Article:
One standard deviation (sometimes expressed as "one sigma") away from the mean in either direction on the horizontal axis accounts for somewhere around 68 percent of the data points. C. Systematic and random mismatches Random mismatch is mainly due to microscopic device architecture fluctuations, such as random dopant fluctuations, lithographic edge roughness, or grain boundary effects[3].

ASU ID: 1203112308 Email ID: The underlying physical disturbance mechanisms are ignored if they are small as compared to the device dimensions. Then the mismatch fluctuation standard deviation P maps inversely proportional to the square root of the device area: P = AP / WxL (1) in which W and L are the effective dimensions of the active part of the device. AP (the A-factor)[4] is the proportionality constant related to the nature and effectiveness of the microscopic device architecture fluctuation cause and hence fundamentally related to the IC-process flow (recipe). Systematic mismatches are generally arise when there are imperfections in circuit design and/or layout. Hence it is highly recommended that in design of analog components, a large amount of attention is to be given to the consistency and symmetry of the layout of matched circuit elements. Apart from the basic design errors, such as asymmetrical biasing and uncontrolled voltage drops in source and ground lines, a whole range of process technology errors known as layout environment effects, can give rise to systematic mismatches. Such effects are usually related to, often incompletely modeled or characterized, litho and etch (loading) effects, topography differences, well-proximity effects[5], and local stress asymmetries. It was reported that mechanical stress and litho effects can affect the electrical performance of devices over distances of up to tens of microns.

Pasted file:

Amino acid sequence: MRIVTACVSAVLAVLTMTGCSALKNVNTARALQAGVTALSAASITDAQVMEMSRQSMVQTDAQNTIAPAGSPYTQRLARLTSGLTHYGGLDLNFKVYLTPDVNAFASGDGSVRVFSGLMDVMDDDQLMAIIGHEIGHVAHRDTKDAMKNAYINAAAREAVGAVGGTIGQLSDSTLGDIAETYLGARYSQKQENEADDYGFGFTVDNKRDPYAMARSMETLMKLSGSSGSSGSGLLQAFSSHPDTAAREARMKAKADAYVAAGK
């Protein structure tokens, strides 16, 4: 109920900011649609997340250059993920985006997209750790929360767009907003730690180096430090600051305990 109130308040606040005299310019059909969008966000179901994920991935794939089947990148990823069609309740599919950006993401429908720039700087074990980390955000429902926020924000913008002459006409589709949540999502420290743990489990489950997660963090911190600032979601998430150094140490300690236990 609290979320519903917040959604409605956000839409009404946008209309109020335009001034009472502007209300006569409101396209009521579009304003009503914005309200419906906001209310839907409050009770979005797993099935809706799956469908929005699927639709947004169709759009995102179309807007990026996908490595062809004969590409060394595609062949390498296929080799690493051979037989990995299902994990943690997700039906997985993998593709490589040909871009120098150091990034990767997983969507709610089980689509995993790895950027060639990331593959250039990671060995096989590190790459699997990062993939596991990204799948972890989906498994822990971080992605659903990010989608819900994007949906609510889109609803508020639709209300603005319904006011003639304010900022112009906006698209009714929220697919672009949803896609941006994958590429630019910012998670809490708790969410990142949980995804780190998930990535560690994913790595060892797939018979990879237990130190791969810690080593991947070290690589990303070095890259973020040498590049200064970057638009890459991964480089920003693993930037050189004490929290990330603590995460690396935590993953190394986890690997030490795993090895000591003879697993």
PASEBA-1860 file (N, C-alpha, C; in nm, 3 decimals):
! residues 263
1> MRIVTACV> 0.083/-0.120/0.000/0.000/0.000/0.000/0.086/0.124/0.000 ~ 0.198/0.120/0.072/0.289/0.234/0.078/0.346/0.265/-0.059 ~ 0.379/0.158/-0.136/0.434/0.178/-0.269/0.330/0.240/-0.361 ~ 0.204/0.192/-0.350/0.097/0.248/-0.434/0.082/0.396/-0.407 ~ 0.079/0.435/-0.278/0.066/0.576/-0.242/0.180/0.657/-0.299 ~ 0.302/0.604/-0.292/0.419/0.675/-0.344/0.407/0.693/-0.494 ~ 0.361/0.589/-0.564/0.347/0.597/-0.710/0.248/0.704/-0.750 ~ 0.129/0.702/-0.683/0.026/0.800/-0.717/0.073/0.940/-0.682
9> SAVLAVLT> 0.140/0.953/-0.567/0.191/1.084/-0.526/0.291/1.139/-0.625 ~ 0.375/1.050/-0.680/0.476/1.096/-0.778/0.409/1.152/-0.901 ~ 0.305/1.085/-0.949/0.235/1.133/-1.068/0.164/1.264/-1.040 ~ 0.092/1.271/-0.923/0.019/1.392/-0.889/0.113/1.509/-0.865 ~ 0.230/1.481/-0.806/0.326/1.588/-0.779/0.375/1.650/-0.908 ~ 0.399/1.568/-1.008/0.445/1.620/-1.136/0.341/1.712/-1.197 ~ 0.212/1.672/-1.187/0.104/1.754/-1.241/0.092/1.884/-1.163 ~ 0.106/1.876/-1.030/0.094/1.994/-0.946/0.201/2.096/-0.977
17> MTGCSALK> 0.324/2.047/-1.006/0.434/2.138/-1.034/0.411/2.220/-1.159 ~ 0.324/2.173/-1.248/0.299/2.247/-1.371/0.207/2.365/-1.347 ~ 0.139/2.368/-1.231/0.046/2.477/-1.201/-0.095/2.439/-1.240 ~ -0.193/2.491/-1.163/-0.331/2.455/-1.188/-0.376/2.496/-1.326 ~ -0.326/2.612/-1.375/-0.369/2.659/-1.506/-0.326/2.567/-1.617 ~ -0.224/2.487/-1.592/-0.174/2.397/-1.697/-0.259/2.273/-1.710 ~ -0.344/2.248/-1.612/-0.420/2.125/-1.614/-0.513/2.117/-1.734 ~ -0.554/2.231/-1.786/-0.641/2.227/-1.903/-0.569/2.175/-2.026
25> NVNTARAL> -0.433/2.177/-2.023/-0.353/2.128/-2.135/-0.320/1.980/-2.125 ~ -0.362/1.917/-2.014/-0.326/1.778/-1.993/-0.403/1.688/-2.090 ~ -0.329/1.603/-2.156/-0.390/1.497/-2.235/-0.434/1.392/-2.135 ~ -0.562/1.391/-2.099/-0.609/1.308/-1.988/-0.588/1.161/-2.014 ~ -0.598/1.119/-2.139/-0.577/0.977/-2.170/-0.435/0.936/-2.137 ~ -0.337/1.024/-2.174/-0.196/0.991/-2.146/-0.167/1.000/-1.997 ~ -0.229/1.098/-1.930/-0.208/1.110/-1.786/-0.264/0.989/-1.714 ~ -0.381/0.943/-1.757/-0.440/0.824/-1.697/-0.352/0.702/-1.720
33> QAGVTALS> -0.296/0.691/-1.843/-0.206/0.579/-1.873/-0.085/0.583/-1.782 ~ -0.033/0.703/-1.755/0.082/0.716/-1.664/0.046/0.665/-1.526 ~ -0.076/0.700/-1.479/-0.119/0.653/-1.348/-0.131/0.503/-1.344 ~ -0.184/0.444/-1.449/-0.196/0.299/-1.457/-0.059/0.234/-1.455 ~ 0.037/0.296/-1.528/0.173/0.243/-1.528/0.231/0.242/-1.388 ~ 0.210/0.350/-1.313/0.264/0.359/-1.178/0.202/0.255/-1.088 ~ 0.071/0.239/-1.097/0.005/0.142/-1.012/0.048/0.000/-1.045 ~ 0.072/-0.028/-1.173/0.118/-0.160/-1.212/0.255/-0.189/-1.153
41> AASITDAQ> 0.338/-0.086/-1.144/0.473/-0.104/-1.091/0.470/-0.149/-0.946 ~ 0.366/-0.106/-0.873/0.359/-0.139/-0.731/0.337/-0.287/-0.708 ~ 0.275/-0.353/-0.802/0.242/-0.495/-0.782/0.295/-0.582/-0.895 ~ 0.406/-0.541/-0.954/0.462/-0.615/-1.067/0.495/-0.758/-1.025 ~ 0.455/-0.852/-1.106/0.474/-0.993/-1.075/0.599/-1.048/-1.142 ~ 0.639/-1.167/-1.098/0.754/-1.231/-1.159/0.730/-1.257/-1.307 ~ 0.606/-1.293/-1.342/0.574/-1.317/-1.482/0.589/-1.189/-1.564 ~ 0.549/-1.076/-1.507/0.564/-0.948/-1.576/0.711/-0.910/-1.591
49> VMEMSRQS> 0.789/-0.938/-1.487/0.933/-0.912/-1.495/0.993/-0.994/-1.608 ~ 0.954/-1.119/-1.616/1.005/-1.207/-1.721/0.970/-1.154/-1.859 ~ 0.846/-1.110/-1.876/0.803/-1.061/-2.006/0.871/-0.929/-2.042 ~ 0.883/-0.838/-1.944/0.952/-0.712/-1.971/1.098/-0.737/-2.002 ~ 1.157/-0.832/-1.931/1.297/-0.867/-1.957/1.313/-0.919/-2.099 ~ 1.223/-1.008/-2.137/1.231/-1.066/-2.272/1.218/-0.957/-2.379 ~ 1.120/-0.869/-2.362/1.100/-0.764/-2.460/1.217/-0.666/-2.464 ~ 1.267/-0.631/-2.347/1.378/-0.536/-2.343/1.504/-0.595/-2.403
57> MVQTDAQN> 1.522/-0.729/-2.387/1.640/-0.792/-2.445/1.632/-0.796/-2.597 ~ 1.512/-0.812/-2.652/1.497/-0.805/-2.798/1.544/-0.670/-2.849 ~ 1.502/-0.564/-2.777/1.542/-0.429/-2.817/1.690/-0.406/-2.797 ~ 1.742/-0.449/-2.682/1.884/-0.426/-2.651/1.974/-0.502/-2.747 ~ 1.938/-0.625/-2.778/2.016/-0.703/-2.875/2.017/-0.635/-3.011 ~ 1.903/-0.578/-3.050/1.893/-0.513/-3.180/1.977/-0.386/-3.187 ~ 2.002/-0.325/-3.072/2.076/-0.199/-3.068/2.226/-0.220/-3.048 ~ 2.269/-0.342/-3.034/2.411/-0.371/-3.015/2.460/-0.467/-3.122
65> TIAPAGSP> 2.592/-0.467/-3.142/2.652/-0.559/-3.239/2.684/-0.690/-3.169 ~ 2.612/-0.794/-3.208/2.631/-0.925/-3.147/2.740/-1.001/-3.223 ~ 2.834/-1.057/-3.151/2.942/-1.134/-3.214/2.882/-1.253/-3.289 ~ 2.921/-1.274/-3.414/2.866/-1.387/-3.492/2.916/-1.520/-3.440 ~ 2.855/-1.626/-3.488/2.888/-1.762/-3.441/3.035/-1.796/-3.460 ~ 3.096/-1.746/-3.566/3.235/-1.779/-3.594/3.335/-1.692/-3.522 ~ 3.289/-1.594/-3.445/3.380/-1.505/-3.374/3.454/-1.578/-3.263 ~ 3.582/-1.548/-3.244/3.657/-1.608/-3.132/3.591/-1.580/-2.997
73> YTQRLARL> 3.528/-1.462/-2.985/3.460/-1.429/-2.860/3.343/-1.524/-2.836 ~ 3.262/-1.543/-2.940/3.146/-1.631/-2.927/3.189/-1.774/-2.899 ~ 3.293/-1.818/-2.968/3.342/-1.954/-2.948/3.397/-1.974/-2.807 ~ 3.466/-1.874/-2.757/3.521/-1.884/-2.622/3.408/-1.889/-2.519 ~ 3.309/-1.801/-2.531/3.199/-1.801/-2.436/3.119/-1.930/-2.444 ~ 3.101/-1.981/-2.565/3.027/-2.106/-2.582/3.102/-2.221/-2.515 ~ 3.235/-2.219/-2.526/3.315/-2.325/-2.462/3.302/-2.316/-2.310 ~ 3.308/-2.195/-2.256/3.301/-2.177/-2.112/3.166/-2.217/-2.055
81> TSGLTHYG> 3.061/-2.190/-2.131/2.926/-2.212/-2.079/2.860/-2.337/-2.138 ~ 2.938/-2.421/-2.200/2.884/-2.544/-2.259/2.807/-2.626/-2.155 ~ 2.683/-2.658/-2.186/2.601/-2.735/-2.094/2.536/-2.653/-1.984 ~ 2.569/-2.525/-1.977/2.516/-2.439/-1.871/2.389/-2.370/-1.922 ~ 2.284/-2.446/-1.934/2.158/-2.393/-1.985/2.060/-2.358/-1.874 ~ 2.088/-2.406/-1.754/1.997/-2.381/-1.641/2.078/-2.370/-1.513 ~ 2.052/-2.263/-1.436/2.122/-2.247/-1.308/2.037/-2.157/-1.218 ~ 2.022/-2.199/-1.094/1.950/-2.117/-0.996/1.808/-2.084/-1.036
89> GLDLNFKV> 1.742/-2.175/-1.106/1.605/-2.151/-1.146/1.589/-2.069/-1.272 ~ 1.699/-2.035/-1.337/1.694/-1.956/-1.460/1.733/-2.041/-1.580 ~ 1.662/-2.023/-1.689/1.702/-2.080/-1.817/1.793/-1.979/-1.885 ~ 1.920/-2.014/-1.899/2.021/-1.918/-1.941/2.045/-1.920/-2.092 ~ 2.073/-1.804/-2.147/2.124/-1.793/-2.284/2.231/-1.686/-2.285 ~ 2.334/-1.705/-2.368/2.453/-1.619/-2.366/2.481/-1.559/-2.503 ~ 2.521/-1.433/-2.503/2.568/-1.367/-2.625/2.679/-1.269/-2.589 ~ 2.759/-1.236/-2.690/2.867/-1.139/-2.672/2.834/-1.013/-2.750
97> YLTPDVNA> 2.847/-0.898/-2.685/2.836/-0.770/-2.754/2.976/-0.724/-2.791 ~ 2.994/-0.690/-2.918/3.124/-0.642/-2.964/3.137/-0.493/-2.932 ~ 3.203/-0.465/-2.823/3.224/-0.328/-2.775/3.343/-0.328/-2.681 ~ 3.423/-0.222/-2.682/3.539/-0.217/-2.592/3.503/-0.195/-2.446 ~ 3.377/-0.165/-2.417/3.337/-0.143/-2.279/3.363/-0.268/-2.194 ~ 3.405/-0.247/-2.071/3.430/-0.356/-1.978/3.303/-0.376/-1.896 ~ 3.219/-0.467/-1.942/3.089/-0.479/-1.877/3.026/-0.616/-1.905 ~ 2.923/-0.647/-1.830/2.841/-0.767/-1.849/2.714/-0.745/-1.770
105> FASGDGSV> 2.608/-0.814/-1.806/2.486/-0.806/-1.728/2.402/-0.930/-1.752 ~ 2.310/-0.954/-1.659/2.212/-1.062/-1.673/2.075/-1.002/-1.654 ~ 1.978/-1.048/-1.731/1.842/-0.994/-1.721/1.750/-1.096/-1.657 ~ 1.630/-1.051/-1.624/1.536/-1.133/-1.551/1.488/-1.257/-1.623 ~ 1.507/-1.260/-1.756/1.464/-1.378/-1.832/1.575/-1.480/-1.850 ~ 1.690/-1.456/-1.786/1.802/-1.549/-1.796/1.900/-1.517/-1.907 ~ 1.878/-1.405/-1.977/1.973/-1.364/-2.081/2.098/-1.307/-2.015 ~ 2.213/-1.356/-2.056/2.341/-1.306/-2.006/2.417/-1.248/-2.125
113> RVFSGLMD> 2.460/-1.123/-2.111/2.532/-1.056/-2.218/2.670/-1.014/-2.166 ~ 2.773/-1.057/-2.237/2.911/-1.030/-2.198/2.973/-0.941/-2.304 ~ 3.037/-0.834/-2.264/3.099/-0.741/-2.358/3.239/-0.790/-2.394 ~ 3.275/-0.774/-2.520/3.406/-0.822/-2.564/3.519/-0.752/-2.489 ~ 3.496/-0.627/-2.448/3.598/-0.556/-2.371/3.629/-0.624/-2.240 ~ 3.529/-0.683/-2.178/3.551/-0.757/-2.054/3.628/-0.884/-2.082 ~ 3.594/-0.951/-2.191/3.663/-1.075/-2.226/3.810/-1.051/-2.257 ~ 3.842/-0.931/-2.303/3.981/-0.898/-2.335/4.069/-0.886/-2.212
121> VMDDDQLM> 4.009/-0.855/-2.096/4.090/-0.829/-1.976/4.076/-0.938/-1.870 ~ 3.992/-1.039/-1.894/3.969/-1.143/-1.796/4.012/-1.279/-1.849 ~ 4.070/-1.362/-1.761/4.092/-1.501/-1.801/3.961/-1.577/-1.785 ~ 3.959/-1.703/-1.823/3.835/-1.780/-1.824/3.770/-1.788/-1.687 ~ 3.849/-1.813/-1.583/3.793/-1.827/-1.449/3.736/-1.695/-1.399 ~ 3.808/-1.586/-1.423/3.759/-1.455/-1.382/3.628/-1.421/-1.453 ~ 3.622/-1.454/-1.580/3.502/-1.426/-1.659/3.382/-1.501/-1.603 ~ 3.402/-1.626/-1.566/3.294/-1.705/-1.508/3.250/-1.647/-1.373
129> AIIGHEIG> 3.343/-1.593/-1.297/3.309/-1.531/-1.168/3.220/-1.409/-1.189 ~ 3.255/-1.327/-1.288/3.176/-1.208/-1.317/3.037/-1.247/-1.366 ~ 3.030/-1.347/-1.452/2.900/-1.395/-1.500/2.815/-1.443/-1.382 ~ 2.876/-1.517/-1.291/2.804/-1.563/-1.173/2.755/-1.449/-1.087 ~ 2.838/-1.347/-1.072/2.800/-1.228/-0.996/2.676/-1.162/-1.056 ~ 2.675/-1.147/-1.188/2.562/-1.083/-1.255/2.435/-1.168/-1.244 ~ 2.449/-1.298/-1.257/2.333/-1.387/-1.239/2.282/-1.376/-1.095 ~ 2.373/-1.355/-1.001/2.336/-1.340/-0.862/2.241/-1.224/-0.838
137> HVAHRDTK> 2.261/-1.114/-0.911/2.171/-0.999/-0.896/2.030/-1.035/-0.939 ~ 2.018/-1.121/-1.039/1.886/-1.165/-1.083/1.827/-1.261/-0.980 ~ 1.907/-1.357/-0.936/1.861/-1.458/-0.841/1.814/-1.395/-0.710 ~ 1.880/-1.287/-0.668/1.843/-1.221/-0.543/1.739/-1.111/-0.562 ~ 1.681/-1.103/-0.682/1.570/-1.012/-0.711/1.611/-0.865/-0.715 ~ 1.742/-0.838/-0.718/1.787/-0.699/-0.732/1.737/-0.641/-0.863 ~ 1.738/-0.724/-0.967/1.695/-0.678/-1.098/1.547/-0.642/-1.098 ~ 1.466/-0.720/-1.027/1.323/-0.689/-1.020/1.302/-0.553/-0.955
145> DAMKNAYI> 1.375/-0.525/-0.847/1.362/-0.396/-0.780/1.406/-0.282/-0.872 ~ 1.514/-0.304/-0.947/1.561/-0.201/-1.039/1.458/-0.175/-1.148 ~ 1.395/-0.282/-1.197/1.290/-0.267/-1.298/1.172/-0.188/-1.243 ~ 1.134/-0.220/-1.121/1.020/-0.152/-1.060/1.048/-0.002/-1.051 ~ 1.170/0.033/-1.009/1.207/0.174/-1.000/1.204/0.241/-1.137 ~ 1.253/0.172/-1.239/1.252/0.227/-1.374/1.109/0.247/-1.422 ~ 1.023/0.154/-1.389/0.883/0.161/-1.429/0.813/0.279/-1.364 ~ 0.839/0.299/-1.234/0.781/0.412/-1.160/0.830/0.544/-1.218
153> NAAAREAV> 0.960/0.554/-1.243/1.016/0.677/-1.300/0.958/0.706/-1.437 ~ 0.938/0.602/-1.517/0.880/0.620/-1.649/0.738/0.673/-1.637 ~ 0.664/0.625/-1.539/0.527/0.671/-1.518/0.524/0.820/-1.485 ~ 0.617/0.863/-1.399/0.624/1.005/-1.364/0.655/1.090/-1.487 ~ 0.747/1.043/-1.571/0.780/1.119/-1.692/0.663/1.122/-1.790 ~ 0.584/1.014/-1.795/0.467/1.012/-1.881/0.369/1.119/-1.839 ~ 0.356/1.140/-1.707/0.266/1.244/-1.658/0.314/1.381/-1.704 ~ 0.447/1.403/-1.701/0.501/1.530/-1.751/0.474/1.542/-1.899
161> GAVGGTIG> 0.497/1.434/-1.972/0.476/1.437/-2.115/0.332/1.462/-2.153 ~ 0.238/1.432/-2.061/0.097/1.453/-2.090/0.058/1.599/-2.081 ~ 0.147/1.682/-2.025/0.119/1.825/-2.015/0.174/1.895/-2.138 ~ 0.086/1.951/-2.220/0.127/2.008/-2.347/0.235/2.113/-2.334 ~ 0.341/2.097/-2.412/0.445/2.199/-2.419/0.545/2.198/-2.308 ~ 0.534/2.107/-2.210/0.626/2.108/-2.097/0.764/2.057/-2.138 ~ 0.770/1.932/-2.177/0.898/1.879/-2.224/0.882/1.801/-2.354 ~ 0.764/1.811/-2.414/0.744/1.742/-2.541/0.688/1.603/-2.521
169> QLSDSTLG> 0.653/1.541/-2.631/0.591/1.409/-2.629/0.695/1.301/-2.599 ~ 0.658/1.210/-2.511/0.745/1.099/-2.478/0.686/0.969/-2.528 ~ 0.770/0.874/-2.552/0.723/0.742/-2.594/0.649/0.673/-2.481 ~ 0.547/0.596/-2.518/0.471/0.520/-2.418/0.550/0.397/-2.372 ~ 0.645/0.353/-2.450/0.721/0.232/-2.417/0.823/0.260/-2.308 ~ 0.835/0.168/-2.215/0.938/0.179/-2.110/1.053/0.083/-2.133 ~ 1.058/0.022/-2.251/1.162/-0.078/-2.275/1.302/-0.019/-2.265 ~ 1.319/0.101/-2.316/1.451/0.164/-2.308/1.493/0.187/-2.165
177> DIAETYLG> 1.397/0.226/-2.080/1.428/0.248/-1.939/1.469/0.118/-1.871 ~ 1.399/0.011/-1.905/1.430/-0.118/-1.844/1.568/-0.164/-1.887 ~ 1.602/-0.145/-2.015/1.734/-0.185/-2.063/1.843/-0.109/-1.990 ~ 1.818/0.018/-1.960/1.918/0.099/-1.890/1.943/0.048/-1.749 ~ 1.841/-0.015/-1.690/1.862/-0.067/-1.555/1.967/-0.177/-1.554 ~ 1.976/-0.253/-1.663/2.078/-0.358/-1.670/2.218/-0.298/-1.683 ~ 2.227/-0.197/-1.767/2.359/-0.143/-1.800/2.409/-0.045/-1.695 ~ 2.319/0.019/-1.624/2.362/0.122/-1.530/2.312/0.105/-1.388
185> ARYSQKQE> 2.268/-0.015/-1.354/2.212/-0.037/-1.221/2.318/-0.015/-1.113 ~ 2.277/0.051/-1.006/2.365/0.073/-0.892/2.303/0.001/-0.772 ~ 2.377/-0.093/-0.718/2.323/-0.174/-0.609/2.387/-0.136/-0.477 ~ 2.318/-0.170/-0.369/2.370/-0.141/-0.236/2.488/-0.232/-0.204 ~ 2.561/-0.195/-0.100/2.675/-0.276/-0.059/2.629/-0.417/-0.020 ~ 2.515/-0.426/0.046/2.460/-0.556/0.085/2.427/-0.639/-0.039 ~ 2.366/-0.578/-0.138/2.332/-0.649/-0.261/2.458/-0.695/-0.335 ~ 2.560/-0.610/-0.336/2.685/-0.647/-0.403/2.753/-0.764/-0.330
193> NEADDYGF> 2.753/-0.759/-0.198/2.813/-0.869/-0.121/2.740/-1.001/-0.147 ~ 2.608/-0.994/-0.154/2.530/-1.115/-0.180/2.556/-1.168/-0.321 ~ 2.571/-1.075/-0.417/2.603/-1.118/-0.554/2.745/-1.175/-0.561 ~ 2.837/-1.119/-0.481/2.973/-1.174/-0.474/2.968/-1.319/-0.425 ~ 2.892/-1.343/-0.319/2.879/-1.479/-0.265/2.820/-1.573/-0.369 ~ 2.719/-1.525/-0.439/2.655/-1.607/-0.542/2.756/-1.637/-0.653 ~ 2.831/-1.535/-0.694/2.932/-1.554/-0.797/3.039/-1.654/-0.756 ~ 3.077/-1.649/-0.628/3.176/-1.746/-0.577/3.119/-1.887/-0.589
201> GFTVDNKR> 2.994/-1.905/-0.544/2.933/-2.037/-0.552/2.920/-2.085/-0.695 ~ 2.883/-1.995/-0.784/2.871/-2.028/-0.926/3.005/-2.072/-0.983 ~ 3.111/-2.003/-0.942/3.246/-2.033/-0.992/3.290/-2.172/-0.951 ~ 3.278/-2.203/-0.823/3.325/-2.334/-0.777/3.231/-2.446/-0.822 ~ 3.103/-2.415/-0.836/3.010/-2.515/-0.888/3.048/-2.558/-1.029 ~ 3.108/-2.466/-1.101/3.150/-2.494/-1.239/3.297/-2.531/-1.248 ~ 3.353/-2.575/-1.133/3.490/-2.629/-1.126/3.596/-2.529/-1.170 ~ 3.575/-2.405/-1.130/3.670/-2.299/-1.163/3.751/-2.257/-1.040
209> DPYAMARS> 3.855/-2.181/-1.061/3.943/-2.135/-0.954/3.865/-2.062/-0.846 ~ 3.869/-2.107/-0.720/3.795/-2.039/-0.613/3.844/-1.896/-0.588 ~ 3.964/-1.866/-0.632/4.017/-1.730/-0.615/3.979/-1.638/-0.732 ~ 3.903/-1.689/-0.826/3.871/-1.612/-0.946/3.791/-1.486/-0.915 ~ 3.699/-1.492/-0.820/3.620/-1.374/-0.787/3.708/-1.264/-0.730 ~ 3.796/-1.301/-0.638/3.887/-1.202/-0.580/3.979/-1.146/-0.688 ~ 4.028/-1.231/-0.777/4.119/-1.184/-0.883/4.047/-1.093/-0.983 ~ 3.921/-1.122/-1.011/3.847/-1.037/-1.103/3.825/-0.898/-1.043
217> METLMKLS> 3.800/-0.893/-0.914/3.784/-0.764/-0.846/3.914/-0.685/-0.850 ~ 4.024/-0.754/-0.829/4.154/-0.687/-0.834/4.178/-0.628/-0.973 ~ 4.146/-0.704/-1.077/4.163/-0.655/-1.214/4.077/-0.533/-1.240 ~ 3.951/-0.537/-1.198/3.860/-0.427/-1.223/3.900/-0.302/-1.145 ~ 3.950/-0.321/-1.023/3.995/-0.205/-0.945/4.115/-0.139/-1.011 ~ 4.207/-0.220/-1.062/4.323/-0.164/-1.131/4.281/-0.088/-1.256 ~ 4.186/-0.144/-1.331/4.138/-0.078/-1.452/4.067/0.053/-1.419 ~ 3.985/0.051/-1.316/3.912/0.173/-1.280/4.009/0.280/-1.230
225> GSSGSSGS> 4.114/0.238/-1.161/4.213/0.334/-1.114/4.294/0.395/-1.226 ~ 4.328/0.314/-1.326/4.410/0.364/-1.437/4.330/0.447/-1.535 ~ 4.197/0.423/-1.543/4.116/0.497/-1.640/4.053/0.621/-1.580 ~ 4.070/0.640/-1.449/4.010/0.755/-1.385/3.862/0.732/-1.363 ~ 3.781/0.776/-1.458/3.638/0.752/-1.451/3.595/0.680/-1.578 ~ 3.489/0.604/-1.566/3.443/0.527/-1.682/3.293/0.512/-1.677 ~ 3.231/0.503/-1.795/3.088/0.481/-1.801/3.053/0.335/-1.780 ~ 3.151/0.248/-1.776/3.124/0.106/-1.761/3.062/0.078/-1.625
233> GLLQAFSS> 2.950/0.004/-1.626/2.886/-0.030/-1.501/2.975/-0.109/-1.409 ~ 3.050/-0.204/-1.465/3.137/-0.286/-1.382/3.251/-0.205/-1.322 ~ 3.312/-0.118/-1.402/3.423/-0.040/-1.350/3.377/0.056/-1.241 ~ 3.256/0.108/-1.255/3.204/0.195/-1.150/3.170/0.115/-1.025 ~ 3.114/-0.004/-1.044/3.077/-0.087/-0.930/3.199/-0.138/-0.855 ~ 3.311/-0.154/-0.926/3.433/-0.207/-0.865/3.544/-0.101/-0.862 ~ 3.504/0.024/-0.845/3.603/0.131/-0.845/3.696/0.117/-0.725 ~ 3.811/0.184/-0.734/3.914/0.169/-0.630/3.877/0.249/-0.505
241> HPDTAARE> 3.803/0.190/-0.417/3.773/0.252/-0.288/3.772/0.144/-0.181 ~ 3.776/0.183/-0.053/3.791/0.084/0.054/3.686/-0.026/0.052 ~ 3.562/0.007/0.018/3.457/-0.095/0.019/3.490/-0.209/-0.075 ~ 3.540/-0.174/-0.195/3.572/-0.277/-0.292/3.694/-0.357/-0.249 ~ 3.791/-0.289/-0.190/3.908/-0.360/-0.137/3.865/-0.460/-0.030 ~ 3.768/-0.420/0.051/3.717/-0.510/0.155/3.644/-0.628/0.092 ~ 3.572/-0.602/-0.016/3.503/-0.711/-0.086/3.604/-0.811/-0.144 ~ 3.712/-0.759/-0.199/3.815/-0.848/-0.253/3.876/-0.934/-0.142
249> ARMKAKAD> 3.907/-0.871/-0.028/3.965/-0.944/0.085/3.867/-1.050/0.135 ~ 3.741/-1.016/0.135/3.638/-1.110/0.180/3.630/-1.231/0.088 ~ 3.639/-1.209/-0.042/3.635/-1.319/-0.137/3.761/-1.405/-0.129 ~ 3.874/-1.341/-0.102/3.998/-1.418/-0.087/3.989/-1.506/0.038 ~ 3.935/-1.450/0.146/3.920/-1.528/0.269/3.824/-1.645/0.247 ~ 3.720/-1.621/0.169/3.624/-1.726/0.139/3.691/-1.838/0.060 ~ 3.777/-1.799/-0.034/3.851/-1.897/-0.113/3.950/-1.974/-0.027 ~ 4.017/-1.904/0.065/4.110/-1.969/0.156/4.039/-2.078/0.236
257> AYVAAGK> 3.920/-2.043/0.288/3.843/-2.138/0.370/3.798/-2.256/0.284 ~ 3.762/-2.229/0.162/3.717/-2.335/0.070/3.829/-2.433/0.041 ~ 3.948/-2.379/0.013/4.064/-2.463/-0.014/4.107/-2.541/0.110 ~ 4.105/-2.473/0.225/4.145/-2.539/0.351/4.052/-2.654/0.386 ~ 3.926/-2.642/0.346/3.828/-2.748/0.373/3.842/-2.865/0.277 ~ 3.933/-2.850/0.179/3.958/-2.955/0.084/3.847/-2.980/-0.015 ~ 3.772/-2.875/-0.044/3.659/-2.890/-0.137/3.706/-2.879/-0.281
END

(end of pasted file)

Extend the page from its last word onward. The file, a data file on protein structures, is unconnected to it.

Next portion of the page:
2 Device composability is greatly reduced, which implies that it will be difficult to compose a complex circuit function out of individual simple functions. Wherein each component or logic gate will have to individually defined. Hence there is an increasing need to model keeping in mind the manufacturing and not just by simple emphasis on design. B. Impact on yield It has been reported that in analog signal processing systems the precision of signal processing is dependent on the magnitude of the random mismatch of a certain device type, hence the yield will be directly dependent on the ability to characterize and control device matching performance. As the magnitude of random mismatch is inversely proportional to the area of the component, high precision in analog design is achieved by balancing between device area, power consumption and speed.